The end does not seem near for the ongoing radar row between Seoul and Tokyo, as the two governments continue to clash after a recent general-level meeting.
The radar row erupted last month when Japan claimed that South Korea’s naval warship had locked its weapons-targeting radar onto its warplane. Korea has rejected the allegation and maintains it was on a humanitarian rescue mission of a North Korean fishing boat adrift in the overlapping exclusive economic zones of South Korea and Japan. The two sides held a general-level meeting in Singapore on Monday, but failed to narrow the differences, according to the Defense Ministry here.
Ministry of National Defense said Thursday that it called in the military attache from the Japanese Embassy here to lodge a strong complaint against Japan’s claim and to request clarification. The move came a day after Tokyo called in the Korean Embassy officials in Japan to protest, saying that what Seoul’s Defense Ministry has said about the recent general-level meeting was incorrect.
The Defense Ministry here had told reporters that, during the general-grade meeting, they had requested the frequency of the radar that Japan claims to have detected, so that the two sides could examine the data together. But Japan refused, and demanded the complete frequency information for the Korean Navy destroyer’s fire-control radar, according to the ministry.
“We have clear-cut scientific evidence to corroborate our position that our STIR did not send out any signal,” a Defense Ministry official had told reporters.
The ministry also called on Japan to apologize for having its aircraft fly low-altitude and posing a threat to its vessel. To that, the Japanese government reportedly rejected the allegation, again, to the Korean Embassy officials.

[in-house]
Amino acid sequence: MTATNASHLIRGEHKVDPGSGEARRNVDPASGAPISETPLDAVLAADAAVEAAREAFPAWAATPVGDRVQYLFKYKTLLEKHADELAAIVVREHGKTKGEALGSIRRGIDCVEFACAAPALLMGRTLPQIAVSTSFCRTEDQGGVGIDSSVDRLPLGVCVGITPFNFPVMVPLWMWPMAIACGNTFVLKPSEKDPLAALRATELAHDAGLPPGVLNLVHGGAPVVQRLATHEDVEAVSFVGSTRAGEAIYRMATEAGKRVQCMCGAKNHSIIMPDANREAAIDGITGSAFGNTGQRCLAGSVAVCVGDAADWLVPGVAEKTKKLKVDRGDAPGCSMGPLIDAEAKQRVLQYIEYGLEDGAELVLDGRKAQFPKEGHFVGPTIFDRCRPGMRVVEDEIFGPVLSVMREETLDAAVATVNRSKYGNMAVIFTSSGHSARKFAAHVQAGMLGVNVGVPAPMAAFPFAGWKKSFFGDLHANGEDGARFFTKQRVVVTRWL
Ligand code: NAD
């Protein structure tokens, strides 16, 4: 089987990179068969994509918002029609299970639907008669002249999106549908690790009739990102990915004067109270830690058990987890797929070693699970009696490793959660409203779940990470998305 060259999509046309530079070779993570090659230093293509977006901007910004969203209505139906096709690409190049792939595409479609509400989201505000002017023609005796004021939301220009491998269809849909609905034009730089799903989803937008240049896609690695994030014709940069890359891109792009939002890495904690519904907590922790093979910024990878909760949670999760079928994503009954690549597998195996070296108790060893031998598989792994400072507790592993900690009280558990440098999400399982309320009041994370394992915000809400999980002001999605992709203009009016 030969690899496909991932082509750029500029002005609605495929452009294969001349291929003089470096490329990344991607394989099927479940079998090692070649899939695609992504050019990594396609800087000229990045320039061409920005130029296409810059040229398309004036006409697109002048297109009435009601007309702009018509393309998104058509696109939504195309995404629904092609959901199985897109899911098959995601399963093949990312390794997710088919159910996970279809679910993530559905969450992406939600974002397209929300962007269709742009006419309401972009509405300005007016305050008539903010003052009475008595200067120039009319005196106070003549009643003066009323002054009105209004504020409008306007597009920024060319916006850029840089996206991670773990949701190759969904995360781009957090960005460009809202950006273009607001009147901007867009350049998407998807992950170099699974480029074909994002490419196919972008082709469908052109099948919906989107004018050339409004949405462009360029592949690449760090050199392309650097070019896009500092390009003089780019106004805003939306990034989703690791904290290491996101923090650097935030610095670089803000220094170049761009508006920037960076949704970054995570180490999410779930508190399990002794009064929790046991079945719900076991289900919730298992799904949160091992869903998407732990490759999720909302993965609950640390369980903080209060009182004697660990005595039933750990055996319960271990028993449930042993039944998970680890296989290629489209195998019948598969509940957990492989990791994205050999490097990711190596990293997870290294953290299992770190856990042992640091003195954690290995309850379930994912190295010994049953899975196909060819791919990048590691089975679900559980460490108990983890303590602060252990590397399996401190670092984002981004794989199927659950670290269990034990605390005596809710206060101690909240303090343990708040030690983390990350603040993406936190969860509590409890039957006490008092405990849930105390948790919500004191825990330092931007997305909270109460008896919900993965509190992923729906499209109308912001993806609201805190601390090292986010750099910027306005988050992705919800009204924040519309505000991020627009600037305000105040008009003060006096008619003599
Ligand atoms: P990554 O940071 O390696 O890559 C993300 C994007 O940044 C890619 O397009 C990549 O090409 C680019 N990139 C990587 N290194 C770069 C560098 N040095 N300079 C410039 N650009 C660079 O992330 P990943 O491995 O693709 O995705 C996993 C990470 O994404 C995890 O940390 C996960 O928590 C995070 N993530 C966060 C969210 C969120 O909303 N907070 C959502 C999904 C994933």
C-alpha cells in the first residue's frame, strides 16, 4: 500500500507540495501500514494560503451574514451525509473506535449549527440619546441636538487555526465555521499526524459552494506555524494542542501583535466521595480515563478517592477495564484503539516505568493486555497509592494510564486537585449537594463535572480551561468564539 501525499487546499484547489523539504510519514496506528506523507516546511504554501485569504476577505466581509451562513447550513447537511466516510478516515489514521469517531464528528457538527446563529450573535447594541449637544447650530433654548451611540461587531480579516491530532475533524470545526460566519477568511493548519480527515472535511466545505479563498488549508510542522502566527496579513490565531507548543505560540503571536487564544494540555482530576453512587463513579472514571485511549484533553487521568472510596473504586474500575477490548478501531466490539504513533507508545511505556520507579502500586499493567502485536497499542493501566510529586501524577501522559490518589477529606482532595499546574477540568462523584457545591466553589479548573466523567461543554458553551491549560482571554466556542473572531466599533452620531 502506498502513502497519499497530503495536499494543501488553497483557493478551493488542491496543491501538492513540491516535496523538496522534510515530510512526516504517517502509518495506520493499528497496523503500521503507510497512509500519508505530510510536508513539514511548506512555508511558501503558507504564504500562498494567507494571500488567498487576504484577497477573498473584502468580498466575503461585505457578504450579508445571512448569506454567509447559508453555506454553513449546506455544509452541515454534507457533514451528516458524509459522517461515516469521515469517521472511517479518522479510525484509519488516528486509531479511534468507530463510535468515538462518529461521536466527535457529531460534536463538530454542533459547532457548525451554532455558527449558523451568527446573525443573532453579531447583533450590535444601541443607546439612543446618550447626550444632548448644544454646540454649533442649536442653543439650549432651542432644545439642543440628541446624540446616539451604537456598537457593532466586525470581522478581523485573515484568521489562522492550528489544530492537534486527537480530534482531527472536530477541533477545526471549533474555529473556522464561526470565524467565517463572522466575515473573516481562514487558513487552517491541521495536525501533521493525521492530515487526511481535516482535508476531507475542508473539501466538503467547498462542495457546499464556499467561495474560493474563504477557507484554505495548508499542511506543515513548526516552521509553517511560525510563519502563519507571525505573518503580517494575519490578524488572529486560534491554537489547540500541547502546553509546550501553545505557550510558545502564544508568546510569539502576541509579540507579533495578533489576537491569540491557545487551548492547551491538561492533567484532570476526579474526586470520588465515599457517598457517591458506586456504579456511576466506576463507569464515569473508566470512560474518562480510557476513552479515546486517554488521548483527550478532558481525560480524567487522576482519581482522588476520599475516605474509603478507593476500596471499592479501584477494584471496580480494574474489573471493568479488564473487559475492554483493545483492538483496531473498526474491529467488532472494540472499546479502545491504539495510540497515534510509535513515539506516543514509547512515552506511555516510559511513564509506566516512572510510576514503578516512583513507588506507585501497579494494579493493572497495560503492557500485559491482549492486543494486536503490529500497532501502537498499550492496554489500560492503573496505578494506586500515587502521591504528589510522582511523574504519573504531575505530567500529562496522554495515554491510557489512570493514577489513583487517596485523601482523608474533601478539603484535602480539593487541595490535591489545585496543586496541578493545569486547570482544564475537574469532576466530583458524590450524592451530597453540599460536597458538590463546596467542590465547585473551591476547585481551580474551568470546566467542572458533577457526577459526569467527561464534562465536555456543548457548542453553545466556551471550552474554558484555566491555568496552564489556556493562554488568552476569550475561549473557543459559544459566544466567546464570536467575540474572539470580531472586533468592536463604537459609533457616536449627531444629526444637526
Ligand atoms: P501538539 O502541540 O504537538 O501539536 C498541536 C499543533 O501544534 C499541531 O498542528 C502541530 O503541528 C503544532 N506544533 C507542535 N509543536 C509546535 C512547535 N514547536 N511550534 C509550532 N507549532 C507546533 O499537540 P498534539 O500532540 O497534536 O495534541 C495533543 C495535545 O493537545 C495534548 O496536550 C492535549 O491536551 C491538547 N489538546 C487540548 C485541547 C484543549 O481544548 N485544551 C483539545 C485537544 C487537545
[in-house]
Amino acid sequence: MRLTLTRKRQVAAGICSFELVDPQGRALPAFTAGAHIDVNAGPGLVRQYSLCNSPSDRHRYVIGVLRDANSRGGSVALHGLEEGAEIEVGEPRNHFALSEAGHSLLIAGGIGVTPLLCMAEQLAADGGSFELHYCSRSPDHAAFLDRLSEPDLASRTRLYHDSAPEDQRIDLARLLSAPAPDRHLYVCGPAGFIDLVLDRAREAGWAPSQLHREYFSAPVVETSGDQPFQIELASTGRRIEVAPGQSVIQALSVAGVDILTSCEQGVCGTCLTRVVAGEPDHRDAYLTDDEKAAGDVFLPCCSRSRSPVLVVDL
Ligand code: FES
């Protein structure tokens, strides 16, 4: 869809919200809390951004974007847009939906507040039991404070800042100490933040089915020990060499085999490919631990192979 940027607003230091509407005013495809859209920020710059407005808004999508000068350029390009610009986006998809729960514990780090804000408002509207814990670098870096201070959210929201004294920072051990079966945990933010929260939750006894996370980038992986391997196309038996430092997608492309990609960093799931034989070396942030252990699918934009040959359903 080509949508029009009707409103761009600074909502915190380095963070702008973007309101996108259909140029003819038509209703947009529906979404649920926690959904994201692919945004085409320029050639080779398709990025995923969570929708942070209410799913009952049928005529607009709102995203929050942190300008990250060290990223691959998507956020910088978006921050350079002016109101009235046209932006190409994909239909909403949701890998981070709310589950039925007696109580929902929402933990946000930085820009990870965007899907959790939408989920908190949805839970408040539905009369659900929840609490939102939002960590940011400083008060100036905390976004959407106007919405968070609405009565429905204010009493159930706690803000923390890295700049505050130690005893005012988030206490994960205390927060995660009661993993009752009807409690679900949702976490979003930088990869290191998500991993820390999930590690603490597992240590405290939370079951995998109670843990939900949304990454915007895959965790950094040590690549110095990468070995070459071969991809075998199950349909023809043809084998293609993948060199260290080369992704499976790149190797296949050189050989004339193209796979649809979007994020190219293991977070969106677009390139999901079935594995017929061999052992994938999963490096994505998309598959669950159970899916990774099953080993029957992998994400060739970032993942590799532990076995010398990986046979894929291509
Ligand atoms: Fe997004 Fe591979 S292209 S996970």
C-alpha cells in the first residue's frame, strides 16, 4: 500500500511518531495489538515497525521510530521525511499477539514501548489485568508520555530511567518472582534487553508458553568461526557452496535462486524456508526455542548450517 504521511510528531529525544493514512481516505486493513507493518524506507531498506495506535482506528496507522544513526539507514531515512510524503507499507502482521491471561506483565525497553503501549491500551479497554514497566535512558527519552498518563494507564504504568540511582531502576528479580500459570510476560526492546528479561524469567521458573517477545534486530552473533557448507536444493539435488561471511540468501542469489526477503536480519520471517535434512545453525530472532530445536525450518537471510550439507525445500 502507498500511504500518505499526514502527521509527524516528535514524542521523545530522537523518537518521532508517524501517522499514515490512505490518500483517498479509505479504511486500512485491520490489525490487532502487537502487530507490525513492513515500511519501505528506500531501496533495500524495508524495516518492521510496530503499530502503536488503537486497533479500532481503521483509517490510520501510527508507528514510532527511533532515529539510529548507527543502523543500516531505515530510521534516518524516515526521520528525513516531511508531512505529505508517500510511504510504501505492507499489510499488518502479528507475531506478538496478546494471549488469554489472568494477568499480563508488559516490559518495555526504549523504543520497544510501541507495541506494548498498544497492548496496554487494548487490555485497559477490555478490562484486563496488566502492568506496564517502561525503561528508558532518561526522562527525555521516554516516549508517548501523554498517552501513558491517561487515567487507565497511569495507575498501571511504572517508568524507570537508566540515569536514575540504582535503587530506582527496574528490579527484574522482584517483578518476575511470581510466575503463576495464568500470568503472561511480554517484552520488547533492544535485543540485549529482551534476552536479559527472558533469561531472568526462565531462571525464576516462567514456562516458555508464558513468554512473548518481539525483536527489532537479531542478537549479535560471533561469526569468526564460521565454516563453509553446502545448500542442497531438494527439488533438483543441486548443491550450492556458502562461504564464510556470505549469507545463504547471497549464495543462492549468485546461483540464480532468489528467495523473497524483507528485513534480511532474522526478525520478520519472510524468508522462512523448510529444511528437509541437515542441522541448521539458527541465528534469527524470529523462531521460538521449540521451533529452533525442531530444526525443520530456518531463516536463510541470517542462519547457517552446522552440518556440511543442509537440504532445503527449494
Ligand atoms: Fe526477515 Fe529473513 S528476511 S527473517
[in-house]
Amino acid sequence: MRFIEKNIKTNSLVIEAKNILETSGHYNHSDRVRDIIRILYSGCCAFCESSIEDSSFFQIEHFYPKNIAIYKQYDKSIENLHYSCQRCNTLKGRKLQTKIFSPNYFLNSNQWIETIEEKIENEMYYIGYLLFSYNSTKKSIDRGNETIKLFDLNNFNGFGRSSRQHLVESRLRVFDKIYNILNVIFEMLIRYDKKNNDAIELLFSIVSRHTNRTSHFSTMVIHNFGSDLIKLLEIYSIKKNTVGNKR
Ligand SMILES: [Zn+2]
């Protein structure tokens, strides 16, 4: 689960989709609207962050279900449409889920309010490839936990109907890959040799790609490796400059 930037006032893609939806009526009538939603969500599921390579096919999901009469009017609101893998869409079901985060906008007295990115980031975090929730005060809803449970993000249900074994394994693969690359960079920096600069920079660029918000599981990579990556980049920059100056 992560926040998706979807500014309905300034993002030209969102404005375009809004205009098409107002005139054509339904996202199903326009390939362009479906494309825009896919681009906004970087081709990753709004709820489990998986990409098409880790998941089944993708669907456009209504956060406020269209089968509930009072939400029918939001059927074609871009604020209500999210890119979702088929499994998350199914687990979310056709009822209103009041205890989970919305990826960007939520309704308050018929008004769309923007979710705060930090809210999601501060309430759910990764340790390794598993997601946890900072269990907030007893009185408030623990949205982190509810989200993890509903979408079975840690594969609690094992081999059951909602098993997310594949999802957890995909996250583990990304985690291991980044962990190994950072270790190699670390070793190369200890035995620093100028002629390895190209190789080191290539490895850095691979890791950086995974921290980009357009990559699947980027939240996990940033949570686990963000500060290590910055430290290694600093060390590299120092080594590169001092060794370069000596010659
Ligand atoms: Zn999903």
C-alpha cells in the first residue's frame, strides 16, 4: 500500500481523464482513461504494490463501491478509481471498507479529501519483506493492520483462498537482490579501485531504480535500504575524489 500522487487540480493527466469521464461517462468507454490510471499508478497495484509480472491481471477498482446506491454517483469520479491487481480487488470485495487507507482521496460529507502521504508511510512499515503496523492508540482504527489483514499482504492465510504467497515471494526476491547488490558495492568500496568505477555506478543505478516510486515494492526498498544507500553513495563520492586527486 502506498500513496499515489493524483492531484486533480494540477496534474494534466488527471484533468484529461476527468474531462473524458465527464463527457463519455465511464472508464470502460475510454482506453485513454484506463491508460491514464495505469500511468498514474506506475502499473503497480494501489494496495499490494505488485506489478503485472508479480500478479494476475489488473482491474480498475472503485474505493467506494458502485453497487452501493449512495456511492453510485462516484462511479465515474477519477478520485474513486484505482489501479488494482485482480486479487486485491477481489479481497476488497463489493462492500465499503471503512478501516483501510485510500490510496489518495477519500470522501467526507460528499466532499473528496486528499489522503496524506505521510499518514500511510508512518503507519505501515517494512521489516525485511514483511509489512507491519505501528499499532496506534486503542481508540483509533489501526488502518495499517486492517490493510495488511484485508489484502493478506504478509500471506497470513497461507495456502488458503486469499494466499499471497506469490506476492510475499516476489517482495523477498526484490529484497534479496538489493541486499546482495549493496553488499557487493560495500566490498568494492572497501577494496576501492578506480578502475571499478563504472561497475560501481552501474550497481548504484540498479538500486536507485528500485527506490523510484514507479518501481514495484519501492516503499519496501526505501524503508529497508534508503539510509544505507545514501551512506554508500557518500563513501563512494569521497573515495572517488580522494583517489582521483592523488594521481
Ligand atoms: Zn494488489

On Thursday, Japan’s Self-Defense Forces Chief of Staff Katsutoshi Kawano also said that Japan has concrete evidence backing its claim against the Korean destroyer.
While the ongoing clash shows no sign of abating, it has also triggered controversy on YouTube, with the defense ministries of the two countries explaining their positions on the online platform.
Japan was the first to take the issue to YouTube, uploading a 13-minute clip of the incident taken by its patrol plane to its YouTube channel on Dec. 28 with subtitles in Japanese and English to reinforce its claims against Korea.
After expressing regret over the video clip, Korea’s Defense Ministry also released videos in eight languages –Korean, English, Japanese, Chinese, French, Spanish, Russian and Arabian — using Japan’s footage in early January.
As of Thursday, all eight versions of the clips had recorded at least 50,000 views. The Korean version attracted 1.94 million views. Over 640,000 clicks were recorded for the English version and over 220,000 for Japanese.
“On the first day when we released the Korean and English versions (on Jan. 4), the comments were filled with Japanese and it received thousands of ‘dislikes.’ The next day, Korean users came to counterbalance with ‘likes,’” a ministry official said.
According to the ministry, more than half of the views for the clips in all of the eight languages have come from Japan.
By Jo He-rim (firstname.lastname@example.org)